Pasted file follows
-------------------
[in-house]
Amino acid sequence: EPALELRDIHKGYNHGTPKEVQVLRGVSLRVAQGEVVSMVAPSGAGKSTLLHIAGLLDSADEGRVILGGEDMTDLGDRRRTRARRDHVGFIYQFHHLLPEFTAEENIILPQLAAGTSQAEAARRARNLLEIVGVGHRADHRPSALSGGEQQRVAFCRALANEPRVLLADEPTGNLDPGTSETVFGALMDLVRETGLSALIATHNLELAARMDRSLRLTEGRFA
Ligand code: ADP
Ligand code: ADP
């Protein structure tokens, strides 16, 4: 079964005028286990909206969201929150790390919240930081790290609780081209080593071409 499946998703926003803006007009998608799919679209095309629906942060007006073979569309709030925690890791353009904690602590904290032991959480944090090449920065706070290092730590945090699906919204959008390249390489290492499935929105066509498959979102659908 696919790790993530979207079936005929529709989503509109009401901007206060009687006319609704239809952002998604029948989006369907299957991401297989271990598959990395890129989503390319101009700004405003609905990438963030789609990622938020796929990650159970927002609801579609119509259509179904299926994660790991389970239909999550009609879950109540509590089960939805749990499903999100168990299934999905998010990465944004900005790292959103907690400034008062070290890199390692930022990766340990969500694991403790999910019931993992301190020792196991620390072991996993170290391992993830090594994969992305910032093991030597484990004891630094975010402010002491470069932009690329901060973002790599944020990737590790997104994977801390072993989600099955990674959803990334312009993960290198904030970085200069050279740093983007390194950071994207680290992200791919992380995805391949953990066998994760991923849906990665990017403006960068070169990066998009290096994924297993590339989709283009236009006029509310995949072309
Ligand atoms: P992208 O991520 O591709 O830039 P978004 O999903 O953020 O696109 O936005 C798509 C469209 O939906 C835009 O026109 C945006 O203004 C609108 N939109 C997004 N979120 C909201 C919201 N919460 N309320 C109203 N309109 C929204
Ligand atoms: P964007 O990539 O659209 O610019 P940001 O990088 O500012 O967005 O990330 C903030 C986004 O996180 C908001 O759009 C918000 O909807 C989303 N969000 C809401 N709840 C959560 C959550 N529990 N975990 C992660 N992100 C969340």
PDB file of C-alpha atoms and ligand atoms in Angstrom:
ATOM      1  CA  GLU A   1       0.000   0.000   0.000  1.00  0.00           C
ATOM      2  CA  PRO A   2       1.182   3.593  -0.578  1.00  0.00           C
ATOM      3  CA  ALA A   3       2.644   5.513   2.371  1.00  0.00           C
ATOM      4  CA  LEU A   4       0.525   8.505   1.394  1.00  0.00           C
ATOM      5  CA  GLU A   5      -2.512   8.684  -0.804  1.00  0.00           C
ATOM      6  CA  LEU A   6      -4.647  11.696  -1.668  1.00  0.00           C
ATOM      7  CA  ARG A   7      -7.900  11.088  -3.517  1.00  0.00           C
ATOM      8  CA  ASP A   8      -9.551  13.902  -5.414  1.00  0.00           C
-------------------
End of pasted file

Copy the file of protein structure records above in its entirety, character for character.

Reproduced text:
[in-house]
Amino acid sequence: EPALELRDIHKGYNHGTPKEVQVLRGVSLRVAQGEVVSMVAPSGAGKSTLLHIAGLLDSADEGRVILGGEDMTDLGDRRRTRARRDHVGFIYQFHHLLPEFTAEENIILPQLAAGTSQAEAARRARNLLEIVGVGHRADHRPSALSGGEQQRVAFCRALANEPRVLLADEPTGNLDPGTSETVFGALMDLVRETGLSALIATHNLELAARMDRSLRLTEGRFA
Ligand code: ADP
Ligand code: ADP
């Protein structure tokens, strides 16, 4: 079964005028286990909206969201929150790390919240930081790290609780081209080593071409 499946998703926003803006007009998608799919679209095309629906942060007006073979569309709030925690890791353009904690602590904290032991959480944090090449920065706070290092730590945090699906919204959008390249390489290492499935929105066509498959979102659908 696919790790993530979207079936005929529709989503509109009401901007206060009687006319609704239809952002998604029948989006369907299957991401297989271990598959990395890129989503390319101009700004405003609905990438963030789609990622938020796929990650159970927002609801579609119509259509179904299926994660790991389970239909999550009609879950109540509590089960939805749990499903999100168990299934999905998010990465944004900005790292959103907690400034008062070290890199390692930022990766340990969500694991403790999910019931993992301190020792196991620390072991996993170290391992993830090594994969992305910032093991030597484990004891630094975010402010002491470069932009690329901060973002790599944020990737590790997104994977801390072993989600099955990674959803990334312009993960290198904030970085200069050279740093983007390194950071994207680290992200791919992380995805391949953990066998994760991923849906990665990017403006960068070169990066998009290096994924297993590339989709283009236009006029509310995949072309
Ligand atoms: P992208 O991520 O591709 O830039 P978004 O999903 O953020 O696109 O936005 C798509 C469209 O939906 C835009 O026109 C945006 O203004 C609108 N939109 C997004 N979120 C909201 C919201 N919460 N309320 C109203 N309109 C929204
Ligand atoms: P964007 O990539 O659209 O610019 P940001 O990088 O500012 O967005 O990330 C903030 C986004 O996180 C908001 O759009 C918000 O909807 C989303 N969000 C809401 N709840 C959560 C959550 N529990 N975990 C992660 N992100 C969340």
PDB file of C-alpha atoms and ligand atoms in Angstrom:
ATOM      1  CA  GLU A   1       0.000   0.000   0.000  1.00  0.00           C
ATOM      2  CA  PRO A   2       1.182   3.593  -0.578  1.00  0.00           C
ATOM      3  CA  ALA A   3       2.644   5.513   2.371  1.00  0.00           C
ATOM      4  CA  LEU A   4       0.525   8.505   1.394  1.00  0.00           C
ATOM      5  CA  GLU A   5      -2.512   8.684  -0.804  1.00  0.00           C
ATOM      6  CA  LEU A   6      -4.647  11.696  -1.668  1.00  0.00           C
ATOM      7  CA  ARG A   7      -7.900  11.088  -3.517  1.00  0.00           C
ATOM      8  CA  ASP A   8      -9.551  13.902  -5.414  1.00  0.00           C